|The first excerpt represents the past or something you must release, and is drawn from Whirligigs by O. Henry:
so the four of us met again in the dining room at the
ringing of a bell so resonant and large that it had cracked
the welkin long ago. The dining room was not as large
as the one at Guthrie.
Just as we were eating apple pie -- how Ben Davises
and tragedy impinge upon each other! -- I noticed Sam
looking with keen intentness at our quarry where they
were seated at a table across the room. The girl still
wore the brown dress with lace collar and cuffs, and the
veil drawn down to her nose. The man bent over his
plate, with his close cropped head held low.
|The second excerpt represents the present or the deciding factor of the moment, and is drawn from Les Miserables by Victor Hugo:
"Do the job. I'll stay here with the girl, and if she fails us--"
He flashed the knife, which he held open in his hand, in the light
of the lantern.
Thenardier said not a word, and seemed ready for whatever
the rest pleased.
Brujon, who was somewhat of an oracle, and who had, as the reader knows,
"put up the job," had not as yet spoken. He seemed thoughtful.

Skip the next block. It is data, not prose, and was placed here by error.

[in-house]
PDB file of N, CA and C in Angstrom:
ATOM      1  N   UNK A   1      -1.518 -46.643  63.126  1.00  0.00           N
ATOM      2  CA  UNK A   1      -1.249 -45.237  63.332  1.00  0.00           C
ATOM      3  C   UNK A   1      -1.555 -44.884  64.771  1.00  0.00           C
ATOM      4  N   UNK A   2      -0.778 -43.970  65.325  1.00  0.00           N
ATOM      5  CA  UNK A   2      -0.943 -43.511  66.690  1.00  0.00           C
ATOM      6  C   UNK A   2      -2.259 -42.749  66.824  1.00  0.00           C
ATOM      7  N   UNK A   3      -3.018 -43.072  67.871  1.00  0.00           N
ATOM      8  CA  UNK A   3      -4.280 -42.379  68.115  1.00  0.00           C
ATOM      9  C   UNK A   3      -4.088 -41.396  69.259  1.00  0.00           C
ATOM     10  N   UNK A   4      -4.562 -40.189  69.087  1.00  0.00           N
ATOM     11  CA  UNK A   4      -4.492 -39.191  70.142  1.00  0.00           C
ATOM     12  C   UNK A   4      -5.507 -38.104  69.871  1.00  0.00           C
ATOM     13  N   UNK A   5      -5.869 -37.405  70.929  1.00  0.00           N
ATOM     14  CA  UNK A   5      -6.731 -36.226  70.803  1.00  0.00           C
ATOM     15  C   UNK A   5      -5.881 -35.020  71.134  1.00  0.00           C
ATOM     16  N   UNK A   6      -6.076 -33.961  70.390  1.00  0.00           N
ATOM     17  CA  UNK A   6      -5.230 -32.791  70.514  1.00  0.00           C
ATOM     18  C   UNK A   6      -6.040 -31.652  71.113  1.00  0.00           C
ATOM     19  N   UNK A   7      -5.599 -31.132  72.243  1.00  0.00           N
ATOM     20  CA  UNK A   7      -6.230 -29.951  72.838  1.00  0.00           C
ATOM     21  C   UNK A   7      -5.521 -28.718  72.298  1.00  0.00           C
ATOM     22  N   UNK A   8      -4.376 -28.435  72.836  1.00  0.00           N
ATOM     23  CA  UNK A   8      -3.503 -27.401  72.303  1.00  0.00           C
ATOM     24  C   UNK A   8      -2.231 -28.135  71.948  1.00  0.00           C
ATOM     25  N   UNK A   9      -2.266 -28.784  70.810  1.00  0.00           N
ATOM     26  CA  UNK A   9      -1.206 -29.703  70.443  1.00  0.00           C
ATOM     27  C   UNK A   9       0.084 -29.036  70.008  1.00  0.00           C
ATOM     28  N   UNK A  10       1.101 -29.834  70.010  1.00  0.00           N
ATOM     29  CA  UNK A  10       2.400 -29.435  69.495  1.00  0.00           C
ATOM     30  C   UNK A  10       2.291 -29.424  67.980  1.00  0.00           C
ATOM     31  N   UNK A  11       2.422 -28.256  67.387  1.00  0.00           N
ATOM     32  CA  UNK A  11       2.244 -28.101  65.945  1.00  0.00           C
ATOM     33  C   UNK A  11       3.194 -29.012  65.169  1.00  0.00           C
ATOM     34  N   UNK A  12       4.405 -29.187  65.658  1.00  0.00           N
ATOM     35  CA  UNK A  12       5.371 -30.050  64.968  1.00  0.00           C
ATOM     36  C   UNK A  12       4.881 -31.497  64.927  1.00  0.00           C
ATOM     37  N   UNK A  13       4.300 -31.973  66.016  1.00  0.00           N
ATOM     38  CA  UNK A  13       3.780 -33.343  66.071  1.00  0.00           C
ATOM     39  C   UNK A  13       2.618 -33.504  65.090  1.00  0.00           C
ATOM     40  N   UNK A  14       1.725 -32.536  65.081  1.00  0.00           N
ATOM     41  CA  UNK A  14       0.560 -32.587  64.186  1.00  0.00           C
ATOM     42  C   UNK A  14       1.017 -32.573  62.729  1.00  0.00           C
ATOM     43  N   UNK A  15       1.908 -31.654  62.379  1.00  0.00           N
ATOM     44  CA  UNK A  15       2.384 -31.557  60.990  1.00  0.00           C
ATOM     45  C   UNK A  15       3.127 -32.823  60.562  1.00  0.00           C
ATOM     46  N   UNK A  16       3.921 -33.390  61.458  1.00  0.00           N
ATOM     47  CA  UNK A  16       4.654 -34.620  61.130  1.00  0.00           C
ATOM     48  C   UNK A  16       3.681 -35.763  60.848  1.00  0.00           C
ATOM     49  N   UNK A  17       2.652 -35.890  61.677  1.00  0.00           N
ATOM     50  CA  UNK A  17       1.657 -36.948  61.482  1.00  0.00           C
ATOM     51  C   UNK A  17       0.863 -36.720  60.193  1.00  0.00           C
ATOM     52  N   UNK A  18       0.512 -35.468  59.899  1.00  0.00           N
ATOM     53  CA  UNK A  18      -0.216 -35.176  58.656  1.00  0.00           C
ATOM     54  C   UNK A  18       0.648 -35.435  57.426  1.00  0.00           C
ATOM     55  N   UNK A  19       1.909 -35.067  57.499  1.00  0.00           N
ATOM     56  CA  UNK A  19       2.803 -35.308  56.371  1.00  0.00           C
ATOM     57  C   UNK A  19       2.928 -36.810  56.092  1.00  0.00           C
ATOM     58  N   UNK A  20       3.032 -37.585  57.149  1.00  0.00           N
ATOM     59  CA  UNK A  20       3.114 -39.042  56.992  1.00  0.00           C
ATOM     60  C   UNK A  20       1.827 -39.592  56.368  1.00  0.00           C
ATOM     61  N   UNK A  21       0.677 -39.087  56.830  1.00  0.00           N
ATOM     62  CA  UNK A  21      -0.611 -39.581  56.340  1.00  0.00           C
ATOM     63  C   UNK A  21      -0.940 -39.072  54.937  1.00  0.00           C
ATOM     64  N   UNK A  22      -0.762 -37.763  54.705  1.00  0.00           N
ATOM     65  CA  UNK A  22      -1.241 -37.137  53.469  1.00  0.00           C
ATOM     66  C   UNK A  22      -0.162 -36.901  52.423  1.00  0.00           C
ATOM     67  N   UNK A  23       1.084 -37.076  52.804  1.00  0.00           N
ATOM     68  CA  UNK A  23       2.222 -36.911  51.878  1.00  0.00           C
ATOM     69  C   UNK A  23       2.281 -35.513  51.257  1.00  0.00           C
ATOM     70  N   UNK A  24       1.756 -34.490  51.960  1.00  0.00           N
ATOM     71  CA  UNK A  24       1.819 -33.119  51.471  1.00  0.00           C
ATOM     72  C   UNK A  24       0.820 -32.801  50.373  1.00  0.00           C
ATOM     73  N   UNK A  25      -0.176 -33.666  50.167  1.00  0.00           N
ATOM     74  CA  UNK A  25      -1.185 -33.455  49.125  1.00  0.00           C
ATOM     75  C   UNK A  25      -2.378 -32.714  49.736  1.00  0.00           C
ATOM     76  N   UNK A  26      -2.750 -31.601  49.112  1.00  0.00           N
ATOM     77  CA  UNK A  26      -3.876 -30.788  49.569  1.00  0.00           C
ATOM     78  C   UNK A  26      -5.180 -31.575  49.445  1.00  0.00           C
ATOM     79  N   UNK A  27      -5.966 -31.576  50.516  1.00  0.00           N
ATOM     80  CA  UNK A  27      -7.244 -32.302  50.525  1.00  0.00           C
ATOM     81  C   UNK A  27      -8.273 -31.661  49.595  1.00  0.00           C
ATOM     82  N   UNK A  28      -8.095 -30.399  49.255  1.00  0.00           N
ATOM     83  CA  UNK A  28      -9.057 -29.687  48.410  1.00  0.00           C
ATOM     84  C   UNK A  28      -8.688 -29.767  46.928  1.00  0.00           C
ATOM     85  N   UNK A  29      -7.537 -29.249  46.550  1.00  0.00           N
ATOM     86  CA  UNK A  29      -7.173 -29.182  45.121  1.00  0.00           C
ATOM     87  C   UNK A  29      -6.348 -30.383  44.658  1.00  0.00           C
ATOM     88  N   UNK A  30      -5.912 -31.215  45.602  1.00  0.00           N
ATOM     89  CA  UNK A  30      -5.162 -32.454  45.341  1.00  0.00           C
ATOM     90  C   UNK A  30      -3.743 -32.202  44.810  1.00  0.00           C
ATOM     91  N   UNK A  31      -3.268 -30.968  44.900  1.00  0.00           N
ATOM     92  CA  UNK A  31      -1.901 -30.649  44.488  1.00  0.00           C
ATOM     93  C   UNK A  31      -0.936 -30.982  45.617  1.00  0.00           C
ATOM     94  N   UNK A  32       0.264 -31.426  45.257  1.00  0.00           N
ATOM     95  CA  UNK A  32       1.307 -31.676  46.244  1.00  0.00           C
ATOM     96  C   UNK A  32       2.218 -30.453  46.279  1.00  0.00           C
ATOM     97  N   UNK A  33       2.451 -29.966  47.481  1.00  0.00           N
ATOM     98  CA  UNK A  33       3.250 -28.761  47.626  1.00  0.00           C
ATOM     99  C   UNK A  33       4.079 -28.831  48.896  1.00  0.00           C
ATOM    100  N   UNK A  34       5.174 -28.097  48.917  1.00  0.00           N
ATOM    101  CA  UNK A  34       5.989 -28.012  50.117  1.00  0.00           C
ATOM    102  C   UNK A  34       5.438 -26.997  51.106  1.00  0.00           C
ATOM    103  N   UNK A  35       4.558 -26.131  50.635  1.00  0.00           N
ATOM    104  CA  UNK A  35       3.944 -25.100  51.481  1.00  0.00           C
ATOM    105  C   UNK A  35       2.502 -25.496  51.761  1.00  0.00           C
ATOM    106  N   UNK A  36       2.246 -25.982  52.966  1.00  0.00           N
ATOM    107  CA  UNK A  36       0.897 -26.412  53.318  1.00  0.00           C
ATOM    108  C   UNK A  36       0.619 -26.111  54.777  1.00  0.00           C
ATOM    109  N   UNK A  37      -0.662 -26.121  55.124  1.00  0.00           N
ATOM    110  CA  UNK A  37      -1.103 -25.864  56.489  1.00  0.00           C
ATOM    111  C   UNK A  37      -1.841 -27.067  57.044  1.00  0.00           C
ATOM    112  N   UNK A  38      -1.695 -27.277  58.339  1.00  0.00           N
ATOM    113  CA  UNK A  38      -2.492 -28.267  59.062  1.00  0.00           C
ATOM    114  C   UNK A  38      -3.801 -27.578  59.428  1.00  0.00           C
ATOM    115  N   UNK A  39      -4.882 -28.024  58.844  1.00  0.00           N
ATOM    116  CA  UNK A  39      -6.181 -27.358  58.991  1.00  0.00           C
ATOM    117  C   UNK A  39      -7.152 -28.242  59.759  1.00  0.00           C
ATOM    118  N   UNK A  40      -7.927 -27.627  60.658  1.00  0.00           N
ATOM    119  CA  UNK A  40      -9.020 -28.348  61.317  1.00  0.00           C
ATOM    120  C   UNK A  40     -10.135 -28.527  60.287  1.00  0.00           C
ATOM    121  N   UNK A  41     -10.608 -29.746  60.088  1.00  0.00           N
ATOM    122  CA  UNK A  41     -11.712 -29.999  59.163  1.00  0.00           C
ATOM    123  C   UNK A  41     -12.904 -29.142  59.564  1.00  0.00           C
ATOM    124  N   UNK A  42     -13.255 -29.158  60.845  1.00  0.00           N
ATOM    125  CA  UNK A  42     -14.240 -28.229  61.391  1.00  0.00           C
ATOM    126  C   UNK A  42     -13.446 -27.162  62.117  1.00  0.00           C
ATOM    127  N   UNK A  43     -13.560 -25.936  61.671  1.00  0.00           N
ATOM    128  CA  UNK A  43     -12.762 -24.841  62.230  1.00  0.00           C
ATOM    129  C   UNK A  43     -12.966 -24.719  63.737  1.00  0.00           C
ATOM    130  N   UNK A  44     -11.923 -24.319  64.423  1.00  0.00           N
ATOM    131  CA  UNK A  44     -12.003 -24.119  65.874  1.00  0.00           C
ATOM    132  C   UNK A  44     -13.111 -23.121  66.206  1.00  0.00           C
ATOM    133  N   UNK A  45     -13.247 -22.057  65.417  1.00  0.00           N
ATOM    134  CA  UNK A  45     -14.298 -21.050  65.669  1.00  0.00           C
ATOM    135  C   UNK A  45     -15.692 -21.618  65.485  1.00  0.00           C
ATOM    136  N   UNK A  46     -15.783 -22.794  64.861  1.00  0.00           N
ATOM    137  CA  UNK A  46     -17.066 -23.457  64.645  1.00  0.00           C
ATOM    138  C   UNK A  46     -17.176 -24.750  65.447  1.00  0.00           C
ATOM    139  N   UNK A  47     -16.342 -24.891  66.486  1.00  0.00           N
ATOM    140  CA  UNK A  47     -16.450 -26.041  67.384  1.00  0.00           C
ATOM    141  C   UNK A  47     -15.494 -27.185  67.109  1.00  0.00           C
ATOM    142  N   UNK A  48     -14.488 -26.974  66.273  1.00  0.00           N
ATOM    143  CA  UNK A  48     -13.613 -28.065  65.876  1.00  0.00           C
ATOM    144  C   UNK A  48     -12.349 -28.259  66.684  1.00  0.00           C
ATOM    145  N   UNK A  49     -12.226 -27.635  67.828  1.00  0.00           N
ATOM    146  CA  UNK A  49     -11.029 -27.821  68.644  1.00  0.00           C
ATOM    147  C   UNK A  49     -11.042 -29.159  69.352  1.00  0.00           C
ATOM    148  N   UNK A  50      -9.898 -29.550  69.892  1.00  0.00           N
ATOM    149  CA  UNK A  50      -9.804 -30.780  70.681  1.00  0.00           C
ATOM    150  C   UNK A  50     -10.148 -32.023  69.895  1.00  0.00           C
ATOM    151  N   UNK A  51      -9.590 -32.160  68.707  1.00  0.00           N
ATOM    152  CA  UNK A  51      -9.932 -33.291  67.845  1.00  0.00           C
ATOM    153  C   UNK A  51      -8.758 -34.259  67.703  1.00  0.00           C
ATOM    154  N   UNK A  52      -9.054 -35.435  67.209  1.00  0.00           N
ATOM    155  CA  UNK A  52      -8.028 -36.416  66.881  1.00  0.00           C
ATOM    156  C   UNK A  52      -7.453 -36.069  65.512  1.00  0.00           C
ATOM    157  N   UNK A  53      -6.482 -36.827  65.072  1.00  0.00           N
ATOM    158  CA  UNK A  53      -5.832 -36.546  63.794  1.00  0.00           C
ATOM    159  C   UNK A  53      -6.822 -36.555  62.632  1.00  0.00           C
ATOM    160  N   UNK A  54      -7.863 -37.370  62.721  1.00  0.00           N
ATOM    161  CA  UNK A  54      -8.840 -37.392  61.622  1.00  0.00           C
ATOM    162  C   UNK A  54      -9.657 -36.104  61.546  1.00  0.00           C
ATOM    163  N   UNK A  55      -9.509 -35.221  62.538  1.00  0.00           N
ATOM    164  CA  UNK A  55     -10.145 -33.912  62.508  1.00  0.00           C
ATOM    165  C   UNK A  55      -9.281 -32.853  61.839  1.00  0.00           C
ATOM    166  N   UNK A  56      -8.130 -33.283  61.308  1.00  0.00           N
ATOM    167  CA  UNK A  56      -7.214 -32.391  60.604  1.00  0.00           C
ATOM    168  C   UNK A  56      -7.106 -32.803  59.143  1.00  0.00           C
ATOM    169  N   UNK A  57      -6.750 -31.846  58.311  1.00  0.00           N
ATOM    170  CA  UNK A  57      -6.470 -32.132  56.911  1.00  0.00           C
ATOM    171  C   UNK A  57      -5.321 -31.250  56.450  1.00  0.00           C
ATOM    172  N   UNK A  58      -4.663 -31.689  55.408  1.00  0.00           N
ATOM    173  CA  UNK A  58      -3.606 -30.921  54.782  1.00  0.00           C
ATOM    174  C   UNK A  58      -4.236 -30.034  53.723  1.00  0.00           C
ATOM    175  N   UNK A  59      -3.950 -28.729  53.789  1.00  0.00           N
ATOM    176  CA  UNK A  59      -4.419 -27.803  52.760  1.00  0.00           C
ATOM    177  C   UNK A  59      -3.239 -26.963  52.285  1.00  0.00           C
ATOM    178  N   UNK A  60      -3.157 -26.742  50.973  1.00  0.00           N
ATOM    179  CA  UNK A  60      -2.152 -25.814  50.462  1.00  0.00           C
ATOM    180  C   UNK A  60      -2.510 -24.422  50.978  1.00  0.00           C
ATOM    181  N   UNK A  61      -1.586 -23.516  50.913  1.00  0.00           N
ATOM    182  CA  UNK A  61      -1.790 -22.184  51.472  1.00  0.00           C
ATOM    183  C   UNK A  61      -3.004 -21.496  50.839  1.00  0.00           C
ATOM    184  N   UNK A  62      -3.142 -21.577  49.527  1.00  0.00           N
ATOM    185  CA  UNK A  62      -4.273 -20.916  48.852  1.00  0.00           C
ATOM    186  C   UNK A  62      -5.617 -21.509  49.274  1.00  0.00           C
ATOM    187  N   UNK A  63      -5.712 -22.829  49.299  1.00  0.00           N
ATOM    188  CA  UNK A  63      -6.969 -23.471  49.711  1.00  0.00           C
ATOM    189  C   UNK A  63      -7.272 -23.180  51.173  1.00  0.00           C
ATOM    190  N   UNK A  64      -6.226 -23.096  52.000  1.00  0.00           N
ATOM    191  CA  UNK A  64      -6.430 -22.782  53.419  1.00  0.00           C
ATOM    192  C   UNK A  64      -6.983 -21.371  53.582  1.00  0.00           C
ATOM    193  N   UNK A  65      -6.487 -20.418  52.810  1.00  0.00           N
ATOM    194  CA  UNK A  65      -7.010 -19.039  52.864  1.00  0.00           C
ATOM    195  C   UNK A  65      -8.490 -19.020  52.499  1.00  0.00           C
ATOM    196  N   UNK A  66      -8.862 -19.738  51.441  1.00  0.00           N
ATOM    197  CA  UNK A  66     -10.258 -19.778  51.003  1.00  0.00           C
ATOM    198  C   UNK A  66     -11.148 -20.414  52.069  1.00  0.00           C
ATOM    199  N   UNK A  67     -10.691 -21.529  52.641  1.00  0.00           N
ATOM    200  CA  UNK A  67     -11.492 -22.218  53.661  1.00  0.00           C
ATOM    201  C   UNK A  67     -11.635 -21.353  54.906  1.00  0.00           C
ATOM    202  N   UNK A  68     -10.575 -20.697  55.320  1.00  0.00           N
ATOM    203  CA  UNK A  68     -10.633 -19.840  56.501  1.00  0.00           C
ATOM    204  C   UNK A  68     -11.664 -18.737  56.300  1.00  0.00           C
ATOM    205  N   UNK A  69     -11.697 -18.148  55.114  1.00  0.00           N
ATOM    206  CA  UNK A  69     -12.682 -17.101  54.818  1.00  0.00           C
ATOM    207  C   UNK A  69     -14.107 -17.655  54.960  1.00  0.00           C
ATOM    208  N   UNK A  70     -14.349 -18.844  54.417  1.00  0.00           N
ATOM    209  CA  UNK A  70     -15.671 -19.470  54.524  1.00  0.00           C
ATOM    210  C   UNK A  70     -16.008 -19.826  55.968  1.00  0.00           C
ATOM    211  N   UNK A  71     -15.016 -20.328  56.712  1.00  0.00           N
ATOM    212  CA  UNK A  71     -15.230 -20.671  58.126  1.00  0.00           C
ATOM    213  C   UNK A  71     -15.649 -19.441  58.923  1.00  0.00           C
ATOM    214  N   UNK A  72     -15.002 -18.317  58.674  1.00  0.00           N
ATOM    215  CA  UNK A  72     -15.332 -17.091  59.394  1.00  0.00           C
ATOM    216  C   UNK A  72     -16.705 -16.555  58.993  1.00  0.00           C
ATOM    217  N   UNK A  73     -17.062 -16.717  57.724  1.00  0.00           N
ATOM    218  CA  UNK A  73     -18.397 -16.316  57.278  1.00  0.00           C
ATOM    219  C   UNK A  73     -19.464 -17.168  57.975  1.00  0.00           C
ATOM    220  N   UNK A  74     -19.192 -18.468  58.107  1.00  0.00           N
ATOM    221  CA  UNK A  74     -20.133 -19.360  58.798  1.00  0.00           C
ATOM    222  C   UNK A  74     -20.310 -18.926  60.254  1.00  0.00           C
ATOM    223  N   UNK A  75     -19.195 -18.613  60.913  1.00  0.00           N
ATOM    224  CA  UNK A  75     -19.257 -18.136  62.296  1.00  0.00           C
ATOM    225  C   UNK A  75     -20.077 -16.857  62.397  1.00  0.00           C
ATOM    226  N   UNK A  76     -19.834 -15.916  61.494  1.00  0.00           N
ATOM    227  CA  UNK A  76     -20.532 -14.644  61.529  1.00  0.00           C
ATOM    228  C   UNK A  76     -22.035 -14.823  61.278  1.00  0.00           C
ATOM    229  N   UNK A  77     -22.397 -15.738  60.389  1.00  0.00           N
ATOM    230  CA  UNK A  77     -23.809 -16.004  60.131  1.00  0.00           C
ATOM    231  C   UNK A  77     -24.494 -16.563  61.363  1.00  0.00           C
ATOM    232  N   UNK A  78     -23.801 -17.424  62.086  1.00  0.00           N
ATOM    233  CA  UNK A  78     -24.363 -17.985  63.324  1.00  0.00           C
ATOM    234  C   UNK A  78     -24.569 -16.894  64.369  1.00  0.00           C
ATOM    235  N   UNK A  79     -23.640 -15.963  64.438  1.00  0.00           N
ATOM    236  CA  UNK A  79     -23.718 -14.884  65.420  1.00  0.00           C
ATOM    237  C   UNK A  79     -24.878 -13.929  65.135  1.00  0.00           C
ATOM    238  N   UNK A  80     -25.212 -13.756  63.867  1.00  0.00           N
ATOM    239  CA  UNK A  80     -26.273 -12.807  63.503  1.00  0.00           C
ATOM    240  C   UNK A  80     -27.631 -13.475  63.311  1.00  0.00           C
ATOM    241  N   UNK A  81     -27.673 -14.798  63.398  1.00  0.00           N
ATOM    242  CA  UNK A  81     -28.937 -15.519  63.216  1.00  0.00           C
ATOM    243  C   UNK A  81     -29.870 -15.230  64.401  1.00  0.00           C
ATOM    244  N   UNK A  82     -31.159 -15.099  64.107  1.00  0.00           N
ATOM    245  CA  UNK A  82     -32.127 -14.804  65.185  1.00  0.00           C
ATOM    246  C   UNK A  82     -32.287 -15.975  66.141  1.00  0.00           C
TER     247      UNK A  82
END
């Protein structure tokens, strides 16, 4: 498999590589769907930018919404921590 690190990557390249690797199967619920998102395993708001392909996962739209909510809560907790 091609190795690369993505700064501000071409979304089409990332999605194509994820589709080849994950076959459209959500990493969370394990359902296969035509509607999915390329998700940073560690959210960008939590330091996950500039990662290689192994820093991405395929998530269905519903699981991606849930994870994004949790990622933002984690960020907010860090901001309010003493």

He had the reputation of not sticking at anything, and it was
known that he had plundered a police post simply out of bravado.
Besides this he made verses and songs, which gave him great authority.
Babet interrogated him:--
|The third excerpt represents the future or something you must embrace, and is drawn from Gettysburg Address by Abraham Lincoln:
It is altogether fitting and proper that we should do this.
But, in a larger sense, we cannot dedicate. . .we cannot consecrate. . .
we cannot hallow this ground. The brave men, living and dead,
who struggled here have consecrated it, far above our poor power
to add or detract. The world will little note, nor long remember,
what we say here, but it can never forget what they did here.
It is for us the living, rather, to be dedicated here to the unfinished
work which they who fought here have thus far so nobly advanced.
It is rather for us to be here dedicated to the great task remaining
before us. . .that from these honored dead we take increased devotion
to that cause for which they gave the last full measure of devotion. . .